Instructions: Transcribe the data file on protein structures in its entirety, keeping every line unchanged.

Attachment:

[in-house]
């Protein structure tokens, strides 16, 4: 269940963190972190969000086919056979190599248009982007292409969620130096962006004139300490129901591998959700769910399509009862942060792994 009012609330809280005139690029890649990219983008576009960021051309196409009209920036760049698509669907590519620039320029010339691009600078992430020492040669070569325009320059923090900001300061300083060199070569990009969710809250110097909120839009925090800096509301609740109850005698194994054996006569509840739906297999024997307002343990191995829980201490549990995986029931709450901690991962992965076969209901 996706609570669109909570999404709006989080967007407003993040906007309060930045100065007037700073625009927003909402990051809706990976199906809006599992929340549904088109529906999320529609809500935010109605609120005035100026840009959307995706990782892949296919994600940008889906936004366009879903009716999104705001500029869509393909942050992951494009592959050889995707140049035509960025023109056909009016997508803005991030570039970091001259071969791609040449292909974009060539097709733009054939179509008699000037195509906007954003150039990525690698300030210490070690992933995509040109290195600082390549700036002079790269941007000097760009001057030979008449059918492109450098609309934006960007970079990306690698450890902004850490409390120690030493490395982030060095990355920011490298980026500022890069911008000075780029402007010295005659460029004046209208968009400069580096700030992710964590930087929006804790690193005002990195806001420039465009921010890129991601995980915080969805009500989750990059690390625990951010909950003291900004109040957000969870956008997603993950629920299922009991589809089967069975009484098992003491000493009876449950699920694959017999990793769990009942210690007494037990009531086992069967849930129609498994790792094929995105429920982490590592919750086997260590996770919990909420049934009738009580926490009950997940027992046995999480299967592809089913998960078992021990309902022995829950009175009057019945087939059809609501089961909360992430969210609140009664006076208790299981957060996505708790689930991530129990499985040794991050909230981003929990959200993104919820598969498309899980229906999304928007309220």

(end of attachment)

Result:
[in-house]
């Protein structure tokens, strides 16, 4: 269940963190972190969000086919056979190599248009982007292409969620130096962006004139300490129901591998959700769910399509009862942060792994 009012609330809280005139690029890649990219983008576009960021051309196409009209920036760049698509669907590519620039320029010339691009600078992430020492040669070569325009320059923090900001300061300083060199070569990009969710809250110097909120839009925090800096509301609740109850005698194994054996006569509840739906297999024997307002343990191995829980201490549990995986029931709450901690991962992965076969209901 996706609570669109909570999404709006989080967007407003993040906007309060930045100065007037700073625009927003909402990051809706990976199906809006599992929340549904088109529906999320529609809500935010109605609120005035100026840009959307995706990782892949296919994600940008889906936004366009879903009716999104705001500029869509393909942050992951494009592959050889995707140049035509960025023109056909009016997508803005991030570039970091001259071969791609040449292909974009060539097709733009054939179509008699000037195509906007954003150039990525690698300030210490070690992933995509040109290195600082390549700036002079790269941007000097760009001057030979008449059918492109450098609309934006960007970079990306690698450890902004850490409390120690030493490395982030060095990355920011490298980026500022890069911008000075780029402007010295005659460029004046209208968009400069580096700030992710964590930087929006804790690193005002990195806001420039465009921010890129991601995980915080969805009500989750990059690390625990951010909950003291900004109040957000969870956008997603993950629920299922009991589809089967069975009484098992003491000493009876449950699920694959017999990793769990009942210690007494037990009531086992069967849930129609498994790792094929995105429920982490590592919750086997260590996770919990909420049934009738009580926490009950997940027992046995999480299967592809089913998960078992021990309902022995829950009175009057019945087939059809609501089961909360992430969210609140009664006076208790299981957060996505708790689930991530129990499985040794991050909230981003929990959200993104919820598969498309899980229906999304928007309220």